So many things to catch up on, so many things changing. My big news is that I decided to leave my current job. Yes, that’s right, I’m moving on! I need to get back into software architecture and back to doing the things that make me enjoy what I do.
I’ve had a great opportunity to work on some interesting technical problems over the last few months, but ultimately I decided that this just wasn’t the right fit for me. It was a nice chance to work with a fun team on a product that will only continue to grow. In the space of just a few months we’ve been able to bring almost the entire software solution up to ASP.NET 2.0 and a lot of .NET 3.5 and I’m confident we’re parting with them on a great track for future success. It’s never easy to transition from one position to another, but this was the right choice at the right time.
Not only am I a software architect at heart, I’m also a blogger and forum addict. I have this personal blog, two technical blogs, a couple of hobbiest blogs, and a whole slew of technical forums to which I respond as often as I have time. I find that more often than not when I blog about a technical subject I learn it much more deeply than before, when I blog about something in my personal life I appreciate and remember it more clearly. It’s a form of expression that works for me. There have been several occasions where I have run into a technical block with a problem and in posting the details about that problem have found a solution lurking in the back of my mind. Putting thoughts into words has a way of structuring those thoughts such that I see what was previously elusive. Forums work similarly as I find that in posting answers to questions for people, a certain care has to be taken to ensure that the answer is clear and applicable, which again serves to solidify and firm up my own understanding of the technical concepts at work. In short, blogging and responding in forums is part of my personal and professional development; it helps make me smarter.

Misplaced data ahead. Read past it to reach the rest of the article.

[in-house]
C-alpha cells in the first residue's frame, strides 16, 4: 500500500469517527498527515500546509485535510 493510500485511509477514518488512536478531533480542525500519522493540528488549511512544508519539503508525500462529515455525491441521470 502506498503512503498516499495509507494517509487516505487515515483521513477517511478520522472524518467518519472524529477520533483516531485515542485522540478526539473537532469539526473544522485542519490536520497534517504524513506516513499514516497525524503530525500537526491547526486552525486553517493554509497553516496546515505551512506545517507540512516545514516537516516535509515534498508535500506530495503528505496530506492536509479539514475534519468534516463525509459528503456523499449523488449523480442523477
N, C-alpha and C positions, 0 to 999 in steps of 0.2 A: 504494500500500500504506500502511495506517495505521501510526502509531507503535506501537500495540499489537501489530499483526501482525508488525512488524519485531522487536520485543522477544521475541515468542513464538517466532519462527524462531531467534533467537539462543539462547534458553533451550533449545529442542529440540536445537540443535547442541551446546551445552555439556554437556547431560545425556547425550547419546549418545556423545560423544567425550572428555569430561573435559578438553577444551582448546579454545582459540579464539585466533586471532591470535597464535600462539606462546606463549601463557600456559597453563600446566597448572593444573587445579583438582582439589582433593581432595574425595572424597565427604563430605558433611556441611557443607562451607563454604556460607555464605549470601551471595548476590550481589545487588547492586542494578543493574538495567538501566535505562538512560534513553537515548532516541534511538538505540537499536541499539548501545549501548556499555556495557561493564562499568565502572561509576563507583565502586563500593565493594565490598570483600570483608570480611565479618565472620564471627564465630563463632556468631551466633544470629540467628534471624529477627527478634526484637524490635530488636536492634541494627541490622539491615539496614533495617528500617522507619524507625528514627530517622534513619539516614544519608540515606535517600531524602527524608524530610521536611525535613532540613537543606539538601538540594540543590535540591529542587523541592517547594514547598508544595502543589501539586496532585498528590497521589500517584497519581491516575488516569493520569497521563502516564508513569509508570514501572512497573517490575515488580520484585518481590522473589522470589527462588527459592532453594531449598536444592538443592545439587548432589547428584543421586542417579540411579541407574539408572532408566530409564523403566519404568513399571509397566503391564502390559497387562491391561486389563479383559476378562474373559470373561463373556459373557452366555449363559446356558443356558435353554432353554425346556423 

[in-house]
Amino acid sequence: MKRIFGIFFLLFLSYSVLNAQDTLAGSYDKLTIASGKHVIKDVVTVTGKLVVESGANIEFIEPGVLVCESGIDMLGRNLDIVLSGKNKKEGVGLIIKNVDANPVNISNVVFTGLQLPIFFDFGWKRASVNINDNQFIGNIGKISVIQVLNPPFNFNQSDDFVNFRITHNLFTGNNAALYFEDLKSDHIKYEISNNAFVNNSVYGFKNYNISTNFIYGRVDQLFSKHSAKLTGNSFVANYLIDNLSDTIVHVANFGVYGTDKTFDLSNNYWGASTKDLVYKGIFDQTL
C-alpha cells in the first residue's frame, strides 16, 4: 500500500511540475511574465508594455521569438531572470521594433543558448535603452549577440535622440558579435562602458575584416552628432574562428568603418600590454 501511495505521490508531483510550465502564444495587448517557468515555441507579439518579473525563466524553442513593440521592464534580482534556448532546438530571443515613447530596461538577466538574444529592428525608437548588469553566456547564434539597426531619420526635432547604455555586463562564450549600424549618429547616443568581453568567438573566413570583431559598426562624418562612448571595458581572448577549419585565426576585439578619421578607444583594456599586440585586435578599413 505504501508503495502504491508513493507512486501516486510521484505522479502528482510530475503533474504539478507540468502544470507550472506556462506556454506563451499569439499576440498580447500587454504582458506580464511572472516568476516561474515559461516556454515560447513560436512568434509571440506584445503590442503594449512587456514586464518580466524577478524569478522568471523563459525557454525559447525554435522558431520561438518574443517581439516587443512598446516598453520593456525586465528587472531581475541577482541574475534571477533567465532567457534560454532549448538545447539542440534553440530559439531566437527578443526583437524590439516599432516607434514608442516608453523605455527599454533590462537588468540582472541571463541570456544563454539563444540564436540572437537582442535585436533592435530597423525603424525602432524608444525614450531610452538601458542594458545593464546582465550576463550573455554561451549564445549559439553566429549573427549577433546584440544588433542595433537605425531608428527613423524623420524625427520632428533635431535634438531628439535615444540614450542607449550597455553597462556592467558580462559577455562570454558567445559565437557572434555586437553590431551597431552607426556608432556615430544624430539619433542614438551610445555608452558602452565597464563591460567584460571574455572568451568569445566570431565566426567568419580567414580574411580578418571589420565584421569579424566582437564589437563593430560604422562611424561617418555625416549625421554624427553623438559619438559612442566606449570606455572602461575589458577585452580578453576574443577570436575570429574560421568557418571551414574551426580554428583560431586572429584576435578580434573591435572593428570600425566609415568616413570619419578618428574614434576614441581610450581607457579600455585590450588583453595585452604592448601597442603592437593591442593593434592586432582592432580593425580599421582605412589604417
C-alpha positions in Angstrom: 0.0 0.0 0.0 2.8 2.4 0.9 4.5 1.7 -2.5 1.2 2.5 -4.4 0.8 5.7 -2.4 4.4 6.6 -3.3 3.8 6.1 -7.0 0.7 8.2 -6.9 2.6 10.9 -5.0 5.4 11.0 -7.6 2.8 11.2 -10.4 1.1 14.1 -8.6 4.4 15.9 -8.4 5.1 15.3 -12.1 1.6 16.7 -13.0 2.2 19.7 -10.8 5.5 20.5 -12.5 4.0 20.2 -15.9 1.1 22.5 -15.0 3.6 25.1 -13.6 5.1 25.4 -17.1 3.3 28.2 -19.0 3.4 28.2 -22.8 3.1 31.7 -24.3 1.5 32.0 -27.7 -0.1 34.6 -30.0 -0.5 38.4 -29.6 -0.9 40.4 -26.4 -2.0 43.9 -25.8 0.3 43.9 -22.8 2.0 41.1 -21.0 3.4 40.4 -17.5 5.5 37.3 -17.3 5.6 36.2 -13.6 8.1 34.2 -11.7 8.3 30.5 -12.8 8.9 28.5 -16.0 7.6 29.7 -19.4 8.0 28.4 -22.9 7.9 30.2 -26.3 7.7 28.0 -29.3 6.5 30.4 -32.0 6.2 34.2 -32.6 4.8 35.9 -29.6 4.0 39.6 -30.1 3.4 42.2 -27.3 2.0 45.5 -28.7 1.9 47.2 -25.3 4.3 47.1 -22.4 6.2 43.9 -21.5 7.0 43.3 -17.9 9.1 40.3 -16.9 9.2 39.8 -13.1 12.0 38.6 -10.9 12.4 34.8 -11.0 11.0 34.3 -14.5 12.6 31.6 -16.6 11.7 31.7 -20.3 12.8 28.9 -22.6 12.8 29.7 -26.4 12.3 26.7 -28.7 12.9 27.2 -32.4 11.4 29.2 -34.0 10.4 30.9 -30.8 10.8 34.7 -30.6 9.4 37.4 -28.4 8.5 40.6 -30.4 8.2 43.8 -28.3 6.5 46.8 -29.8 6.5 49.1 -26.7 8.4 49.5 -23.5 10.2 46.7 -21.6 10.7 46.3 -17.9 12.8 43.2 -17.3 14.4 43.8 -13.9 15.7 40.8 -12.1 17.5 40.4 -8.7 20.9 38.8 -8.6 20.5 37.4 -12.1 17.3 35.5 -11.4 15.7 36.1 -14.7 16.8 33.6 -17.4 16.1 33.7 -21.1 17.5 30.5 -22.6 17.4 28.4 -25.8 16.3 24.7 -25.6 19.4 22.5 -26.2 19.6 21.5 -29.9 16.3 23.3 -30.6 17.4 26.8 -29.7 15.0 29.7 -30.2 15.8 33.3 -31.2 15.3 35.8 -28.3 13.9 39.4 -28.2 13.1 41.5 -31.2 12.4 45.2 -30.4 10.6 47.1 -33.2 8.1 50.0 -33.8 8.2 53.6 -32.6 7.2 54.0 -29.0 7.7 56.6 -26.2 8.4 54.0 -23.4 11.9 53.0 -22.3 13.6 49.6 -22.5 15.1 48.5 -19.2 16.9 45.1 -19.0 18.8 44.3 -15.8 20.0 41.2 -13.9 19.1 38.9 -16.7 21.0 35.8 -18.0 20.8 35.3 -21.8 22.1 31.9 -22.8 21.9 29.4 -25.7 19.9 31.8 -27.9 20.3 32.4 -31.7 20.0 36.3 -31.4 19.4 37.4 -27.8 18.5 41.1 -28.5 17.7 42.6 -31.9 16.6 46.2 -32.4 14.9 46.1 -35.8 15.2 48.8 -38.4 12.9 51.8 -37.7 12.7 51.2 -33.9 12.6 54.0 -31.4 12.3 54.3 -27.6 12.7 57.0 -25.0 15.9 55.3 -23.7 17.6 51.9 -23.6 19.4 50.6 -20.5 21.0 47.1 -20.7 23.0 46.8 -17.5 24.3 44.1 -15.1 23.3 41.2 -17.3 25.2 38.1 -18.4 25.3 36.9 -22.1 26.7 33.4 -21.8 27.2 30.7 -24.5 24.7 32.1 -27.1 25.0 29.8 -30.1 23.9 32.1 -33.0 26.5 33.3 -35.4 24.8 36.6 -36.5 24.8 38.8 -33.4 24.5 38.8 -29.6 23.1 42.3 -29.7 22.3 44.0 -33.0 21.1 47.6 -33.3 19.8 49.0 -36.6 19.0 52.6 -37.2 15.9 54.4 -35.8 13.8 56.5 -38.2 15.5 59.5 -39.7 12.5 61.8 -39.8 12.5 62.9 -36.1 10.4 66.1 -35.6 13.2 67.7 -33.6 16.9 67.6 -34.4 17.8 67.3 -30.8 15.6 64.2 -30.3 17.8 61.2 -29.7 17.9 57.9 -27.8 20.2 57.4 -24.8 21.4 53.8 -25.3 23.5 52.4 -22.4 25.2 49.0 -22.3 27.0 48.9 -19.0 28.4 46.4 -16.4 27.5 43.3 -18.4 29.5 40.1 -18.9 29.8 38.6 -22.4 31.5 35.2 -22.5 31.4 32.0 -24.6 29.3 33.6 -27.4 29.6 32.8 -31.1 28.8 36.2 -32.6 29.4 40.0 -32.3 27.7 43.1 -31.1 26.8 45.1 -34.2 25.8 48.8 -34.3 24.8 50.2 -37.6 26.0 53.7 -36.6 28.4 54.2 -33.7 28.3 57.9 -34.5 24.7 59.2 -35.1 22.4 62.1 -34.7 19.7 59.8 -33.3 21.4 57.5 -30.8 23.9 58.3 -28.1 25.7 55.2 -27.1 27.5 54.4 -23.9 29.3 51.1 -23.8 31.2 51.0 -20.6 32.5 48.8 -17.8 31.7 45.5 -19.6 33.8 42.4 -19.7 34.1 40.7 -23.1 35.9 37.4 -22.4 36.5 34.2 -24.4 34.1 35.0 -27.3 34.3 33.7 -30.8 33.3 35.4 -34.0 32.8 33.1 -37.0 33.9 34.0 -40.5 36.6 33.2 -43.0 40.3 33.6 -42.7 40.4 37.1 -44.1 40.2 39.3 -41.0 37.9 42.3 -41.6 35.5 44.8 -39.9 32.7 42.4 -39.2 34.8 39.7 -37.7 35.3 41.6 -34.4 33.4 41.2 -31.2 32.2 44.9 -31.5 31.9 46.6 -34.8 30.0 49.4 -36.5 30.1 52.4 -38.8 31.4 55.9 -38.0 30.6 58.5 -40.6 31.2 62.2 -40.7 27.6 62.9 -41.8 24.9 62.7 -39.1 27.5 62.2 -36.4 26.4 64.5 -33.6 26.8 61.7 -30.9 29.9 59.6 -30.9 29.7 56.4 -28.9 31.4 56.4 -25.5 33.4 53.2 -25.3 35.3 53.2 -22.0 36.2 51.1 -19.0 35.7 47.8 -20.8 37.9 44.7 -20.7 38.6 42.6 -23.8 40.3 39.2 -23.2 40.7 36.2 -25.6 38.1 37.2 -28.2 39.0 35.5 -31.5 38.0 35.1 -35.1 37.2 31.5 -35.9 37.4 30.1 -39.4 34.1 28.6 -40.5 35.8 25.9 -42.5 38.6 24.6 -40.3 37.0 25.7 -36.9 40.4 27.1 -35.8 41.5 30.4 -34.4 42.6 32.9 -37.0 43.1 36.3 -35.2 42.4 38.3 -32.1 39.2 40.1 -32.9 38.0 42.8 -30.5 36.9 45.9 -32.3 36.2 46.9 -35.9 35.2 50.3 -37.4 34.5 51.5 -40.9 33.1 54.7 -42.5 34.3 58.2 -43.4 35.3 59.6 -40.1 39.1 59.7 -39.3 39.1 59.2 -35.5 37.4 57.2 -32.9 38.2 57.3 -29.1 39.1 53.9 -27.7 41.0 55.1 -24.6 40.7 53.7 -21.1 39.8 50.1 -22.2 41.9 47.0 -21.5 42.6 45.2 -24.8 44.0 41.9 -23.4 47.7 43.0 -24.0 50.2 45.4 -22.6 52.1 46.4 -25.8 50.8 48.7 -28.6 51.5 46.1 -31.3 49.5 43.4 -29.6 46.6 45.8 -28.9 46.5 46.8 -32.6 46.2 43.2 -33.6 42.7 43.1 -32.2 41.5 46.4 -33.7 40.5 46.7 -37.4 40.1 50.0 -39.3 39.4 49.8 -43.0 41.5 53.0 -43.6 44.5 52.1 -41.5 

I read about 60-75 rss reads pretty consistently as there is more to blogging than narcissism. There are many great people out there who make me smarter every day. However, all of this information digestion takes time. I’ve come from a long line of technical companies who were heavily behind the online revolution of the blogosphere, actively encouraging participation and involvement. When I worked at both Intel and Corillian, I had great opportunities to interact with several people who first introduced me to blogging. To a few of them this was not just a hobby but a pivotal part of what they do. The value was immediate. Every technical post I make acts not only as a reference for myself and others later, but as I’ve stated makes me think about a topic in sufficient detail as two write about it; hopefully (and often) causing me to understand it more fully. While I was at SoftSource Consulting, I had the opportunity to pioneer our company blogs.
I have a lot of catching up to do and I’m keen to get started.